Tracking the evolutionary path of successful software

Software systems evolve naturally over time, and IT departments need to take a scientific approach to documenting this process if our systems are to grow into able-bodied new species.


In the rapidly evolving landscape of software programming and engineering, methodologies like Agile development drive us to focus on the best performing code.

This approach is understandable, but the downside is that lesser elements of the project are sometimes left by the wayside. Not only is data that might be useful in the future forgotten, developers run the risk of building on previous ‘genetic’ mistakes, which in turn leads to wasted time and cost, the antithesis of what Agile is all about.

In the same way that species evolve in the real world, software development is as complex and multifarious as our own evolutionary path, so the value of documenting every stage of our growth cannot be underestimated if we want to remain fit, profitable and ready for change.

This is almost like answering the question, “how did we get here?” While we can arguably never know for sure as human beings, as software engineers and project managers we can answer this question in comprehensive detail right from the big bang, or let’s say the start of the project. The argument surely is that if we can, then we have a responsibility to see that we should.

One way to create this historical record of software evolution is through software configuration management (SCM), which provides a much-needed chronological perspective and allows us to never have to reinvent applications when we don’t want to.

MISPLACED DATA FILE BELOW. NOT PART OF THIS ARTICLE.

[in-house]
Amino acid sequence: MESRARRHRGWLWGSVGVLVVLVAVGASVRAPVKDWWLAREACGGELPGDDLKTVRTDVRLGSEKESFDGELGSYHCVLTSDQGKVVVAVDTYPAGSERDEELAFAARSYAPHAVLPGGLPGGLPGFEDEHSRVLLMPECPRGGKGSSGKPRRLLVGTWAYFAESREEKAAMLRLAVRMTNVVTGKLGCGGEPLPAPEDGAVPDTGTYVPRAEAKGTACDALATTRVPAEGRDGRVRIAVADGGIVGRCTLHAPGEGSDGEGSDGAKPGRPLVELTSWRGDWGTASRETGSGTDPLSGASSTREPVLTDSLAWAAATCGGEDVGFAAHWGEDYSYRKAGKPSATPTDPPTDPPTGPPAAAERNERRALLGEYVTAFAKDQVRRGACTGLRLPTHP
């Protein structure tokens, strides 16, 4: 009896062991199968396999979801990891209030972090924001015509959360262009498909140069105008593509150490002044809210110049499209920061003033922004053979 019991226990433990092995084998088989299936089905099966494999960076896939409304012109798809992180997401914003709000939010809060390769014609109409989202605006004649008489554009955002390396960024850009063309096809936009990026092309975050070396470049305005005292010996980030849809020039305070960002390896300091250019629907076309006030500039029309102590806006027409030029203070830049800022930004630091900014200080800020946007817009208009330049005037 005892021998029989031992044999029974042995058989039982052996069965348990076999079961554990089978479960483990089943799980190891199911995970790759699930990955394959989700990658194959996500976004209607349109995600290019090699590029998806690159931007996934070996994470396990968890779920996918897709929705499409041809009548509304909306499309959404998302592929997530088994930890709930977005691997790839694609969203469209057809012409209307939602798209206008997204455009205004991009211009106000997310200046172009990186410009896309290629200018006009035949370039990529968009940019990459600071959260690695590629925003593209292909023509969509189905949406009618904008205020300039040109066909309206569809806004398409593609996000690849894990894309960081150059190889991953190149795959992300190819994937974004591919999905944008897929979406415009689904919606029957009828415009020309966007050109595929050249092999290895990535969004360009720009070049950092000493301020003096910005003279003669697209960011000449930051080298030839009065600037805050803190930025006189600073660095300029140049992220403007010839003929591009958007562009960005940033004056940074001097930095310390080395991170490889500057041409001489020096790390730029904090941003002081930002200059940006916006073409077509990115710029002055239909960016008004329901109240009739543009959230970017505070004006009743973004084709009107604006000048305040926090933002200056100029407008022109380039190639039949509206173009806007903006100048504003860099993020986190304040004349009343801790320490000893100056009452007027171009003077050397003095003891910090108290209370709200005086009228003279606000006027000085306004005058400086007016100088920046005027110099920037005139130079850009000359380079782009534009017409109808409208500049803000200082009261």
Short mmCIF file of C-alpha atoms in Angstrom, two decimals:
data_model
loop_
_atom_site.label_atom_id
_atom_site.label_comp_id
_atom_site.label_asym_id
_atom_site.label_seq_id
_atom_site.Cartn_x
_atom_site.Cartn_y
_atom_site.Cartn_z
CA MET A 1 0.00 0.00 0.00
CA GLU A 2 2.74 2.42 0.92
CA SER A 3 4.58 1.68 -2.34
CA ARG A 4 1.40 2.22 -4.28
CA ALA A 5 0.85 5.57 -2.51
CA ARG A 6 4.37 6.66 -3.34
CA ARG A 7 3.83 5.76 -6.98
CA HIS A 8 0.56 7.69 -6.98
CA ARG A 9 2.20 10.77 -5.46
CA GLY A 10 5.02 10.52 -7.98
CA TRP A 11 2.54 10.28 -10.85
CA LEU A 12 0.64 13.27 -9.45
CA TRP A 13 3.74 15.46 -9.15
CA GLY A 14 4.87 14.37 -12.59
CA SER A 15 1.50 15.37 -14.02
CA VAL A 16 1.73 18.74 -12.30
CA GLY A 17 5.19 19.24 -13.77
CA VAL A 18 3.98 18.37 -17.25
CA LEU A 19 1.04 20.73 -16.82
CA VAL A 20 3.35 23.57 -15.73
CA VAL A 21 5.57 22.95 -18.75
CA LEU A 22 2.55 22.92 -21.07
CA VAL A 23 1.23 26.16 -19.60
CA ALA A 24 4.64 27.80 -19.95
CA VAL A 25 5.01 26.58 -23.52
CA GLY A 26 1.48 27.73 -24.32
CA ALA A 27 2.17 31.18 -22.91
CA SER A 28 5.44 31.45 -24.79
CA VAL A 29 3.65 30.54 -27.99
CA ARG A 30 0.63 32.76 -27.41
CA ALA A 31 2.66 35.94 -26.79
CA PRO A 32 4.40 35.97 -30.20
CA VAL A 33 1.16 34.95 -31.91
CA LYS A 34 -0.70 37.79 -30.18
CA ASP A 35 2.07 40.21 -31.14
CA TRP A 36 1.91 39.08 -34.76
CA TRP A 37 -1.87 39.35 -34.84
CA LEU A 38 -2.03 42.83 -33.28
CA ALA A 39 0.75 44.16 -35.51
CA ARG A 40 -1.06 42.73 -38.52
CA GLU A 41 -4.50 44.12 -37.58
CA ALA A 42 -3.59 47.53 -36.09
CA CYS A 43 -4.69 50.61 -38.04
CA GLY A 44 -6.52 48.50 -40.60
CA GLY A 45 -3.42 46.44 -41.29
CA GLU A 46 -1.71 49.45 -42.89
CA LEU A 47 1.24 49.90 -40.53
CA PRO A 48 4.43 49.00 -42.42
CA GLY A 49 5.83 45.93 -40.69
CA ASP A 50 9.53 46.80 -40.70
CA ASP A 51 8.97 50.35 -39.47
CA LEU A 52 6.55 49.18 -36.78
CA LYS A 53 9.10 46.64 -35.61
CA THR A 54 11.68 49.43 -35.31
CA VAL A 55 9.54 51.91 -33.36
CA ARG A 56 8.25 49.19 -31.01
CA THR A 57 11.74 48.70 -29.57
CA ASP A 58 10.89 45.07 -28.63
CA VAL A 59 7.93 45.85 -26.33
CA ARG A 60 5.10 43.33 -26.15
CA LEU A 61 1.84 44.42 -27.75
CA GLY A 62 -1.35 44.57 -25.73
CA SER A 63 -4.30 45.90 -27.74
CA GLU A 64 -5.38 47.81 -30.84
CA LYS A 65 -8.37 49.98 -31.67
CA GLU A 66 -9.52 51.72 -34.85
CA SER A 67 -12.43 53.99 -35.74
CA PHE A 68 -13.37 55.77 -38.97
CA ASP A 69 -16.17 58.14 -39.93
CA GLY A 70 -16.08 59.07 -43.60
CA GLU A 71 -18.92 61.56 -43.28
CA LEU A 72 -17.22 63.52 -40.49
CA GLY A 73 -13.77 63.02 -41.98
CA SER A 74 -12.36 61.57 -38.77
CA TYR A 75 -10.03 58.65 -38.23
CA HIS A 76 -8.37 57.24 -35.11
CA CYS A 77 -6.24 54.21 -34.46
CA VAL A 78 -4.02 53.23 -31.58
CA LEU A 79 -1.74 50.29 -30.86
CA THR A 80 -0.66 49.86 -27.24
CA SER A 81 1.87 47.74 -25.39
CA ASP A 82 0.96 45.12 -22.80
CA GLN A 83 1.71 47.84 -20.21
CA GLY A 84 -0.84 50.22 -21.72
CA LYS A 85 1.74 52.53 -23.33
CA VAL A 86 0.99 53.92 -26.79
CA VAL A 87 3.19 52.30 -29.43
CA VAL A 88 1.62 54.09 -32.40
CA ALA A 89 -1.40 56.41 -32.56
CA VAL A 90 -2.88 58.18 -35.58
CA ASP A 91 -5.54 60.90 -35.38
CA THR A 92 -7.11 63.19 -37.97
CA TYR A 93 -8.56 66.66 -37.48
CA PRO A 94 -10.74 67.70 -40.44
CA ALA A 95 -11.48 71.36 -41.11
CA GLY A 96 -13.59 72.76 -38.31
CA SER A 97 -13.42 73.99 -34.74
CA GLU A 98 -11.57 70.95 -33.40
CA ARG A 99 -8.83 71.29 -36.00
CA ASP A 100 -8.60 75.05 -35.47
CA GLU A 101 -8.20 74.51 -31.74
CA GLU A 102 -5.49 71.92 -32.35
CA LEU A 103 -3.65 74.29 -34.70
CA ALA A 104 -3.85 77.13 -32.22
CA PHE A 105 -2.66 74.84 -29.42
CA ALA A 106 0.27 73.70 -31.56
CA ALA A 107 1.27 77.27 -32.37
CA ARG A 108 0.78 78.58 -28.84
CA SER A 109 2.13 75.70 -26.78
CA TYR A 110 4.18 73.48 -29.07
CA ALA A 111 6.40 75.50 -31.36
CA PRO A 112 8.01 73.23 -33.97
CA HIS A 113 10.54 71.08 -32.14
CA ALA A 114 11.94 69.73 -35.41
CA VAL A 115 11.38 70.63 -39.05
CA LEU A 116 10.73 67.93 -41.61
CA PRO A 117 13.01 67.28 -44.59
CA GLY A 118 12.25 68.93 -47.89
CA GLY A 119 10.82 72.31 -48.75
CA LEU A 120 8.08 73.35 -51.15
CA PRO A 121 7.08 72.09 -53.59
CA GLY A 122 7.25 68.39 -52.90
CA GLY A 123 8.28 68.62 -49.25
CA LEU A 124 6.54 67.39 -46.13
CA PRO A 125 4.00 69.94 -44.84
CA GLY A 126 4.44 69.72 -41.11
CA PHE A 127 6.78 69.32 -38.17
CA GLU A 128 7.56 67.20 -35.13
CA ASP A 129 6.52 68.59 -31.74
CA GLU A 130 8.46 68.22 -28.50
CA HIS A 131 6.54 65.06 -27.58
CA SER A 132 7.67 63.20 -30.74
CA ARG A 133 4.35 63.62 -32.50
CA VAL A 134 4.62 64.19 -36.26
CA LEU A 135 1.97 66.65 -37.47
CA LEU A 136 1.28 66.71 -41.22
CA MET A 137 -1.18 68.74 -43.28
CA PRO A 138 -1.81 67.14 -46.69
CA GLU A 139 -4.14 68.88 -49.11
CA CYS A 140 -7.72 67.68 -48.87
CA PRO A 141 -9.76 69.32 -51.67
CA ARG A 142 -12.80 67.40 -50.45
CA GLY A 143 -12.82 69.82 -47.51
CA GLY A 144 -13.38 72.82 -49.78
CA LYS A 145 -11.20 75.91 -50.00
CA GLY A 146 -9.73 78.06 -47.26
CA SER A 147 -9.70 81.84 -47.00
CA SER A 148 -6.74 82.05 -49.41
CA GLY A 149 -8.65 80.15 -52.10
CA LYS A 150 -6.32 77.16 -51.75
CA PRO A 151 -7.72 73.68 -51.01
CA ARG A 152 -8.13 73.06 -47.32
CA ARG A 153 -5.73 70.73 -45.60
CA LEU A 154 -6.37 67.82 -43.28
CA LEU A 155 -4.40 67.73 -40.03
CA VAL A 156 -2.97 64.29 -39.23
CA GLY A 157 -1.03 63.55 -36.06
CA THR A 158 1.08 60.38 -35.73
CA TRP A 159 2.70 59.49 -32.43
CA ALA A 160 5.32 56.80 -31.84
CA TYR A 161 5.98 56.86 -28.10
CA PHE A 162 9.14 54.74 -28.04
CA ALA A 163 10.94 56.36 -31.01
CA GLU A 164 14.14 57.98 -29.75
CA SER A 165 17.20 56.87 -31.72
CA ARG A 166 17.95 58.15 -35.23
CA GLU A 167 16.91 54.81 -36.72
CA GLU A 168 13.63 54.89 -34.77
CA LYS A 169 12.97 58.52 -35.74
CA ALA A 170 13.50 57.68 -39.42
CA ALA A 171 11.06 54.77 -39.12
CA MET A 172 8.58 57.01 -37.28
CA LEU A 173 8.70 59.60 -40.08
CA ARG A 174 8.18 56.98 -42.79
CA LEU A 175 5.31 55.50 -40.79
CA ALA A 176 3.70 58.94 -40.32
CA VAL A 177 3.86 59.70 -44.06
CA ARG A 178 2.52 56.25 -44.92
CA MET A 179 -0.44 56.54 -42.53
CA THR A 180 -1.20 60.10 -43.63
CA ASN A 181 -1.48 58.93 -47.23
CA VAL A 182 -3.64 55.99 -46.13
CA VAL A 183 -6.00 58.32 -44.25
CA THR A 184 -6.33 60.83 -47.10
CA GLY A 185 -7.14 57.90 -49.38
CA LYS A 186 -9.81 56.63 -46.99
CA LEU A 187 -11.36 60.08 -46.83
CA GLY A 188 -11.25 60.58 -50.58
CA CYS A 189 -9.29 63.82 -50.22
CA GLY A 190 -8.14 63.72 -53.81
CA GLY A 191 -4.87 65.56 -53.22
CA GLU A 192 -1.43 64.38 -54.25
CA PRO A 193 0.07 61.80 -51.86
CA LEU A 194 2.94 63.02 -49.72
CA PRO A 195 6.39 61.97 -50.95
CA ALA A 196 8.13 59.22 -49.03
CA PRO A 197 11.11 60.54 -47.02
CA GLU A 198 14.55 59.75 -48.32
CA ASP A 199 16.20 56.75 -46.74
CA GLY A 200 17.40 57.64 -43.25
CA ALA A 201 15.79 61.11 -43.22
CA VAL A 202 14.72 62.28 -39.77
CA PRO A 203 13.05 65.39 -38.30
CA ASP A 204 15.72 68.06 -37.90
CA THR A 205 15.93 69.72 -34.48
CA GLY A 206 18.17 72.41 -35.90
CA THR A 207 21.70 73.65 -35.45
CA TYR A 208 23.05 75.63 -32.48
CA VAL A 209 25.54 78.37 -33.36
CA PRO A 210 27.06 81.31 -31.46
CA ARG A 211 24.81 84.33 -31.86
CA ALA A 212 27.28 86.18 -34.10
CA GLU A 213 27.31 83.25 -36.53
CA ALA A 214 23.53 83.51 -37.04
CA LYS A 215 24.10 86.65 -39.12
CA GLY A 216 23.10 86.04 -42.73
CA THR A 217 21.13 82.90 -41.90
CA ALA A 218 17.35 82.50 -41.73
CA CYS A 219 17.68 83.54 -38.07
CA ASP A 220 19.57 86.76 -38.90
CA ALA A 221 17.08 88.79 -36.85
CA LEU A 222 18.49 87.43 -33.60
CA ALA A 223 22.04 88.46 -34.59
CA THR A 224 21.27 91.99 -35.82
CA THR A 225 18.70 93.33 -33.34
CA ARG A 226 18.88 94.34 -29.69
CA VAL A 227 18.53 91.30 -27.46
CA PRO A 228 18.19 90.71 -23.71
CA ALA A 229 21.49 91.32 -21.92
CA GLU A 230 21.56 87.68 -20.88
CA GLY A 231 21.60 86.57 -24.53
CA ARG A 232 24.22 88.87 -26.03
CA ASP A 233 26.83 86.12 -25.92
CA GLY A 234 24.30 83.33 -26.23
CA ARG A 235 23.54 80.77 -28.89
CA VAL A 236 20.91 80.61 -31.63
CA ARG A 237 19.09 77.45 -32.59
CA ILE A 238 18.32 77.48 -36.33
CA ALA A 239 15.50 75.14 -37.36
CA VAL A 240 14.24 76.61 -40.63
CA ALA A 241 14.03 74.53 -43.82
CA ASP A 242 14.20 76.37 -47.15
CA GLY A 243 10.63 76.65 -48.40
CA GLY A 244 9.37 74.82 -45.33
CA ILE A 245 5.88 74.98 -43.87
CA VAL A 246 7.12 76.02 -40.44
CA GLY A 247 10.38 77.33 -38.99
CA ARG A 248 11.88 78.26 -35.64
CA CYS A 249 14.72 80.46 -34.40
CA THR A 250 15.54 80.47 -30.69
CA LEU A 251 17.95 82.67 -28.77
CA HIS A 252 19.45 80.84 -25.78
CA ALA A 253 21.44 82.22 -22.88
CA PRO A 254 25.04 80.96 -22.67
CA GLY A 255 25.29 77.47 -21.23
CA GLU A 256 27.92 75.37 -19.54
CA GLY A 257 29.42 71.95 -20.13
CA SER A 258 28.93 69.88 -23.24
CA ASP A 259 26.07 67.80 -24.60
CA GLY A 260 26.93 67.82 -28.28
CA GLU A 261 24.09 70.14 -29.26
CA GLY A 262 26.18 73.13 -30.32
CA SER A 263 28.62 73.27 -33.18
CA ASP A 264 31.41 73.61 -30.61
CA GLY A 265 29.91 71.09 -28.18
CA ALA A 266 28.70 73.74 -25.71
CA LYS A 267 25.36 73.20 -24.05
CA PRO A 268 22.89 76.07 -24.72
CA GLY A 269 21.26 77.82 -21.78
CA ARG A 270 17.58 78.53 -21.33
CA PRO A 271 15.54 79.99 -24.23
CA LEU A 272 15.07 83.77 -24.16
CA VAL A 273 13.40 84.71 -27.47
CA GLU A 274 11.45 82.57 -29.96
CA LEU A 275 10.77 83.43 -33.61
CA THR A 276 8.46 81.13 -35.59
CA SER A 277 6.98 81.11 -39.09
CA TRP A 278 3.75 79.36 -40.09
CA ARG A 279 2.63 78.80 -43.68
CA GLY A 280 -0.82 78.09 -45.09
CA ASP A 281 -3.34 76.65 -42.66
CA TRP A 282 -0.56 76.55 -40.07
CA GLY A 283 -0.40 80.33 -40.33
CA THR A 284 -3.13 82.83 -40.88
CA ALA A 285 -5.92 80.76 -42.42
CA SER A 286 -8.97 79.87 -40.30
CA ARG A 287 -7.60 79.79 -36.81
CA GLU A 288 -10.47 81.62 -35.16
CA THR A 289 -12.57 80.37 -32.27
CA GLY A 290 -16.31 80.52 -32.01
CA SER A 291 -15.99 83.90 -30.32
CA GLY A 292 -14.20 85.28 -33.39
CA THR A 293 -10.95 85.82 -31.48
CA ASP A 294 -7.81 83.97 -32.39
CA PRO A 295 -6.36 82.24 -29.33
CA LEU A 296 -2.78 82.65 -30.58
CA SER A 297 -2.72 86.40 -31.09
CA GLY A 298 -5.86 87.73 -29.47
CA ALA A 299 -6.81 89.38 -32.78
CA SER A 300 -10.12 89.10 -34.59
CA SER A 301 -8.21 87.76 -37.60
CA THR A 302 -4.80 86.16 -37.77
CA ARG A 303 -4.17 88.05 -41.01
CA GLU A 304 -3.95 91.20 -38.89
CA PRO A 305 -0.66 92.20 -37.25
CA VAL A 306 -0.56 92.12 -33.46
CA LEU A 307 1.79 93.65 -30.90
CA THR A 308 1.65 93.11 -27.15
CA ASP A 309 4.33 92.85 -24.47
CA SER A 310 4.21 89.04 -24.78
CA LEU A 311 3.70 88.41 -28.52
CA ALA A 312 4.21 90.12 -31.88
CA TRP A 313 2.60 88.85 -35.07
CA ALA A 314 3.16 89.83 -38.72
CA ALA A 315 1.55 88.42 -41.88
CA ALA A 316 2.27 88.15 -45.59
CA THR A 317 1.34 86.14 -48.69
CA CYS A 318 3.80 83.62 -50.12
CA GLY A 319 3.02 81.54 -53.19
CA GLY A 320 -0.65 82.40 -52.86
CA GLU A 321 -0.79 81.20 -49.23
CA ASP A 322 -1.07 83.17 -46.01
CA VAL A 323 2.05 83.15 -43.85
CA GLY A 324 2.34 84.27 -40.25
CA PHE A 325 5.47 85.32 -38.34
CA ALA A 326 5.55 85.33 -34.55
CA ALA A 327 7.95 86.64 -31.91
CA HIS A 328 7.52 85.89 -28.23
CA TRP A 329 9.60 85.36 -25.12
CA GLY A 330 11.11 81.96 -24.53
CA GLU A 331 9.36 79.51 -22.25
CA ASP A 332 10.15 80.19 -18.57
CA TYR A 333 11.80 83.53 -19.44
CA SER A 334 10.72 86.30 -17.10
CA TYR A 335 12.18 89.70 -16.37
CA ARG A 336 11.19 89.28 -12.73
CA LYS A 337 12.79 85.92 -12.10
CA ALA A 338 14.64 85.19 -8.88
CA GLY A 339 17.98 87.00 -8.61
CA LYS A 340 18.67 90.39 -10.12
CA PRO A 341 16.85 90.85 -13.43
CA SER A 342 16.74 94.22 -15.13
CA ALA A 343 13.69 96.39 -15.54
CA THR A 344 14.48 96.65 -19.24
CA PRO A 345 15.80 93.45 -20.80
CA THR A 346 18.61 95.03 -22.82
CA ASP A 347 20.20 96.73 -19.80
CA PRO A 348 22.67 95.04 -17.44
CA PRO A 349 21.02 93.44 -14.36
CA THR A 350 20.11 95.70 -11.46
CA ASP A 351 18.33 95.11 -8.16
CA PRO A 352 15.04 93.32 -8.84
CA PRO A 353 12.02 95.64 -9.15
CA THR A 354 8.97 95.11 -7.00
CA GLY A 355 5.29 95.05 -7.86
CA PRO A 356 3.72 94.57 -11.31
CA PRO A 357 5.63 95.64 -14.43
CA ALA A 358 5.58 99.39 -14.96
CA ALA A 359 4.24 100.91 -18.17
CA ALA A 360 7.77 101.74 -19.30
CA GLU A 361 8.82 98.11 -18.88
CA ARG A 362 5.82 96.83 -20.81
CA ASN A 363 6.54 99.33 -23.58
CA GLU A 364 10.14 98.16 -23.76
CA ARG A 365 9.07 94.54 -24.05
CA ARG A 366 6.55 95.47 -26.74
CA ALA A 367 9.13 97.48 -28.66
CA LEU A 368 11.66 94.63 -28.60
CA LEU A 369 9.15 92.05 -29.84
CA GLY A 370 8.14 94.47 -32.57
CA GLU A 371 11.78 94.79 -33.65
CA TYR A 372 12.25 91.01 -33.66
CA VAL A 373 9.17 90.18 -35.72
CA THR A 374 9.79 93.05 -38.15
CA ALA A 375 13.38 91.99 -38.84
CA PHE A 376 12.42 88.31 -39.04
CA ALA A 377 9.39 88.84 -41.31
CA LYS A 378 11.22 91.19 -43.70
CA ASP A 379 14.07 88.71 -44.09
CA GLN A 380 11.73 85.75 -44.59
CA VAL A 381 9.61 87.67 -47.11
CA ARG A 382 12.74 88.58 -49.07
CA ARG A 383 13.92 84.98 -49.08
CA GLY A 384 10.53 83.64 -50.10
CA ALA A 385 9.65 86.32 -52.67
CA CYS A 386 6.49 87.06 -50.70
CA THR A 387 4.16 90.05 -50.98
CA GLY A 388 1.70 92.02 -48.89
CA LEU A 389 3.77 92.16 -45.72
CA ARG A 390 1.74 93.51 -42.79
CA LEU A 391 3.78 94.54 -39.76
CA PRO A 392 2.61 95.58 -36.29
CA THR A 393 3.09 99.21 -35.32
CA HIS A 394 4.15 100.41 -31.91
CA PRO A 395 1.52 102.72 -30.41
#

Just as a project manager can examine the source code repository to help debug and fix a problem, so a naturalist would examine the history books and population data if a species were seen to rapidly mutate or show signs of ill health in some way.

Governing the upper level of this argument is the suggestion that everyone and everything is important. This means that SCM also allows us to pick up elements of a software project that were not initially implemented, but were later found to be useful as the product and its use cases naturally evolved.

Arguably, all development of IP may be of value – if not immediately, then perhaps in the future.

Is there a danger of not taking this approach? Well, if the evolutionary process is not documented it may be lost forever, meaning that future developers miss out or compound old errors.

After all, many IT vendors patent almost everything they produce in a ‘just in case’ manner. SCM allows you to have this control on the total lifecycle and ecosystem inside an individual project.

Pushing Agile systems forward in 21st Century development teams without a code management directory and reference point is a haphazard approach.

It also risks bypassing the value of a data ‘gene’ pool, where initially rejected software modules and components can be housed in the event they become relevant at a later date. In life, as in software application development, evolution and revolution both require substantiation.

Dave Robertson is VP, International for Perforce Software, a leading supplier of software development tools.

Find your next job with computerworld UK jobs